Home - FAQ - Images - Bibliography | complete versions by Burton - Dixon - Lang - Payne - Scott

Payne: The Stolen Purse

[Go back to The Debauchee and the Three-Year-Old Child]

Four merchants once owned a thousand dinars is common; so they laid them in one purse and set out to buy goods therewith. On their way, they happened on a beautiful garden; so they left the purse with a woman who kept the garden and entered. After they had walked about awhile and eaten and drunken and made merry, one of them said to the others, "I have with me scented fuller's earth; come, let us wash our heads therewith in this running water." Quoth another, "We lack a comb;" and a third, "Let us ask the keeper; belike she hath a comb." Thereupon one of them arose and accosting the keeper, whereas his comrades could see him, but not hear what he said, maid to her, "Give me the purse." Quoth she, "I will not give it up, except ye be all present or thy fellows bid me give it thee." Then he called to his companions, saying, "She will not give it me." And they said to her, "Give it him," thinking he meant the comb. So she gave him the purse and he took it and made off.

When the three others were weary of waiting, they went to the keeper and said to her, "Why wilt thou not give him the comb?" "He asked me for nought but the purse," answered she, "and I gave it not but with your consent, and he went his way with it." When they heard this, they buffeted their faces and said to her, "We authorized thee only to give him the comb." And she, "He named not a comb to me." Then they laid hands on her and haled her before the Cadi, to whom they made their complaint, and he condemned her to make good the purse and bound a number of her debtors surety for her. So she went forth, confounded and knowing not what she should do.

Presently, she met a five-year-old boy, who, seeing her troubled, said to her, "What ails thee, O my mother?" But she gave him no answer, making no account of him, because of his tender age, and he repeated his question a second and a third time, till, at last, she told him all that had passed. "Give me a dirhem, to buy sweetmeats withal," said the boy; "and I will tell thee how thou mayst acquit thyself." So she gave him a dirhem and said to him, "What hast thou to say?" "Return to the Cadi," quoth he, "and say to him, 'It was agreed between myself and them that I should not give them, back the purse, except all four of them were present. Let them all four come and I will give them the purse, as was agreed."' So she went back to the Cadi and said to him as the boy had counselled; and he said to the merchants, "Was it thus agreed between you?" "Yes," answered they. "Then bring me your fellow," said the Cadi, "and take the purse." So they went in quest of their fellow, whilst the keeper came off scot free and went her way without hindrance.'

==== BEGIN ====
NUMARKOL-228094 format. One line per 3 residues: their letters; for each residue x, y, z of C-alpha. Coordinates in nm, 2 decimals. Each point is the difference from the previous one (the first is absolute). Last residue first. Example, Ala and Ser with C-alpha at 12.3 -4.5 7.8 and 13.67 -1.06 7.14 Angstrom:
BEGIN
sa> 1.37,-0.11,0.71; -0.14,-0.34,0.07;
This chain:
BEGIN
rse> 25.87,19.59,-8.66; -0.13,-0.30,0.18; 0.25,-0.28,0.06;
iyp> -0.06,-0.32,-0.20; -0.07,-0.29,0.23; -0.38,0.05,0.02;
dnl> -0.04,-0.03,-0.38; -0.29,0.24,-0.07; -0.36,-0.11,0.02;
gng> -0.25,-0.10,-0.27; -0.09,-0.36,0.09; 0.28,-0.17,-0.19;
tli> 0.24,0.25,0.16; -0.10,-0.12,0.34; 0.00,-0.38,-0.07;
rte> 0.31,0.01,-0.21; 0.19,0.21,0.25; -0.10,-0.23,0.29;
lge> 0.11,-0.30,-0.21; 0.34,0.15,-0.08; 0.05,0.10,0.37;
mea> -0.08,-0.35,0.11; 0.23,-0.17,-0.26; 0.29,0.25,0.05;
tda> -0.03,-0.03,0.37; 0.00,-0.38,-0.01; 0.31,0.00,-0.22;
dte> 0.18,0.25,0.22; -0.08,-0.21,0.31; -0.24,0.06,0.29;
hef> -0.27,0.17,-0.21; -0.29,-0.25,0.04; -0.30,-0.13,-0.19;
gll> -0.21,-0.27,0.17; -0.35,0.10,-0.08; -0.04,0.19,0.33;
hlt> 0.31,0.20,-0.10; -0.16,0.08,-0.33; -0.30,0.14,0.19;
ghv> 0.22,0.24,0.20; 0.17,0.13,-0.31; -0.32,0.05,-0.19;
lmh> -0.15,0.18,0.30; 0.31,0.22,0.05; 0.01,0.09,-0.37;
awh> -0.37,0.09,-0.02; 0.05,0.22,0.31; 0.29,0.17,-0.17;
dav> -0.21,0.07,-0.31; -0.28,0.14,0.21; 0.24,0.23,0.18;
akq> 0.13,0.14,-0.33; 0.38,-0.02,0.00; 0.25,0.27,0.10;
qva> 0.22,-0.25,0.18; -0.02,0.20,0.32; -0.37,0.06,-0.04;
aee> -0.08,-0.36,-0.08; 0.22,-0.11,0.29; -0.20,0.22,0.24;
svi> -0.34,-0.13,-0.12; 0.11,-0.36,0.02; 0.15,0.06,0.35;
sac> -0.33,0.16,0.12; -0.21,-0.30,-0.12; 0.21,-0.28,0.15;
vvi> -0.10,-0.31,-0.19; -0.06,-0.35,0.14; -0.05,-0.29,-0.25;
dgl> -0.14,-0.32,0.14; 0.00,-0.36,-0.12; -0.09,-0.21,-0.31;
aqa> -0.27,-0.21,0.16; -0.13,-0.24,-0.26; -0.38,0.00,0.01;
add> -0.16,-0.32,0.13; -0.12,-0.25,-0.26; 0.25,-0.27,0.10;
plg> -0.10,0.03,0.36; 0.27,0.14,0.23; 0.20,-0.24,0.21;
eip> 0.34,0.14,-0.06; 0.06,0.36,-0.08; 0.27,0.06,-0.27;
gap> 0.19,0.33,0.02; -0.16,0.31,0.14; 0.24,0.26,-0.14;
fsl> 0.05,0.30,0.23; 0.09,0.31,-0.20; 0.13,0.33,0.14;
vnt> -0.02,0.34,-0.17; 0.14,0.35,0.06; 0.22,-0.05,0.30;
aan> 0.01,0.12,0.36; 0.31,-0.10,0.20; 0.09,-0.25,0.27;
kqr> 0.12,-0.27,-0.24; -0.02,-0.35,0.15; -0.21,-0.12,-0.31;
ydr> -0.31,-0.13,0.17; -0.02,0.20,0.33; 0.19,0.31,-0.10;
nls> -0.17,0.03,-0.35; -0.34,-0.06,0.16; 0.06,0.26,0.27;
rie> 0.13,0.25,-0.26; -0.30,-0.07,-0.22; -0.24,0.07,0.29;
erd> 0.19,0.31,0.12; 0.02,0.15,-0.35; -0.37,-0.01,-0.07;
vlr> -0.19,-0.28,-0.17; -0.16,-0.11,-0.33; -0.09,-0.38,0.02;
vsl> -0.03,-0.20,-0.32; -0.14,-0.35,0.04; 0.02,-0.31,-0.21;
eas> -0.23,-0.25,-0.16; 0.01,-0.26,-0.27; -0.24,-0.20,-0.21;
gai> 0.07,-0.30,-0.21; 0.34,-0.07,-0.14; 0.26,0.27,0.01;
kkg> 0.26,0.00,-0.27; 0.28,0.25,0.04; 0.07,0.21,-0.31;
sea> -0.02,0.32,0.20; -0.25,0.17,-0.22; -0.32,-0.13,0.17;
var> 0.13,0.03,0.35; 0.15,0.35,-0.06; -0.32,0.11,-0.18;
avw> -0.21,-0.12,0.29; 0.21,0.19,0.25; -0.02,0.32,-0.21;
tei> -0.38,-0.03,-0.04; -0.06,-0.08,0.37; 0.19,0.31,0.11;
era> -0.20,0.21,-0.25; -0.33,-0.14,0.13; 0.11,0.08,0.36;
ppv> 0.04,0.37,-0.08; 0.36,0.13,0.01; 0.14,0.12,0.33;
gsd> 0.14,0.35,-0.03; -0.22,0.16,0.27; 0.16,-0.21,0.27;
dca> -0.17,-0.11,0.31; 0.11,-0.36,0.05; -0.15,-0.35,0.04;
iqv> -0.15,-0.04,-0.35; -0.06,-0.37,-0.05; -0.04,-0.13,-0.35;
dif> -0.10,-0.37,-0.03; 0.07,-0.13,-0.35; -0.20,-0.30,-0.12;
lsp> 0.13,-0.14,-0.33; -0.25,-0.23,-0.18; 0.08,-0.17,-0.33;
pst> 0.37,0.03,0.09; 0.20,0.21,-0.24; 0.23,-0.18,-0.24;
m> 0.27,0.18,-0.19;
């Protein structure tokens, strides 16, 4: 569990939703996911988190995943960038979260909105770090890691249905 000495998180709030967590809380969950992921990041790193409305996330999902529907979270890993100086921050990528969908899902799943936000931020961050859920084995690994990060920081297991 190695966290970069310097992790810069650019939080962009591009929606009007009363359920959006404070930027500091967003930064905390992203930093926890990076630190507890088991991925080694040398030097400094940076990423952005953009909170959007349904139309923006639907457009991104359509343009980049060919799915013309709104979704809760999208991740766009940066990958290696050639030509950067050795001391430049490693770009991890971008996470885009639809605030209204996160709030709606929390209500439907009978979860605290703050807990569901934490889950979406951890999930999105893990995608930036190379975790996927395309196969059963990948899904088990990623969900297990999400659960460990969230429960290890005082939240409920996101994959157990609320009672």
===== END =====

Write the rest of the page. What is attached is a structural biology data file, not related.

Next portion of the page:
When the King's viziers and those who were present in the assembly heard the prince's words, they said to his father, 'O our Lord the King, of a truth thy son is the most accomplished man of his time,' and they called down blessings upon the King and the prince. Then the King strained his son to his bosom and kissed him between the eyes and questioned him of what had passed between the favourite and himself; and the prince swore to him, by God the Supreme and by His Holy Prophet, that it was she who had required him of love and he refused. 'Moreover,' said he, 'she promised me that she would give thee poison to drink and kill thee, so should the kingship be mine; whereupon I waxed wroth and said to her, [by signs] "O accursed one, when I can speak, I will requite thee." So, in her fear of me, she did as thou hast seen.' The King believed his words and sending for the damsel, said to those present, 'How shall we put this damsel to death?' Some counselled to cut out her tongue and other some to burn it with fire; but, when she came before the King, she said to him, 'My case with thee is like unto the story of the fox and the folk.' 'How so?' asked he; and she said, 'I have heard tell, O King, that...

[Go to The Fox and the Folk]

Payne, John (1842-1916). The Book of the Thousand Nights and One Night. London. 1901. Gutenberg Vol. I. Gutenberg Vol. II. Gutenberg Vol. III. Gutenberg Vol. IV. Please consult the Gutenberg edition for footnotes; the footnotes have not been included in this web version. Wollamshram Vol. V. Wollamshram Vol. VI. Wollamshram Vol. VII. Wollamshram Vol. VIII. Wollamshram Vol. IX. Please consult the Wollamshram edition for footnotes; the footnotes have not been included in this web version.

1001 Nights Hypertext. Laura Gibbs, Ph.D. This website is licensed under a Creative Commons License. The texts presented here are in the public domain. Thanks to Gene Perry for his excellent help in preparing the texts for the web. Page last updated: January 1, 2005 10:46 PM

powered by FreeFind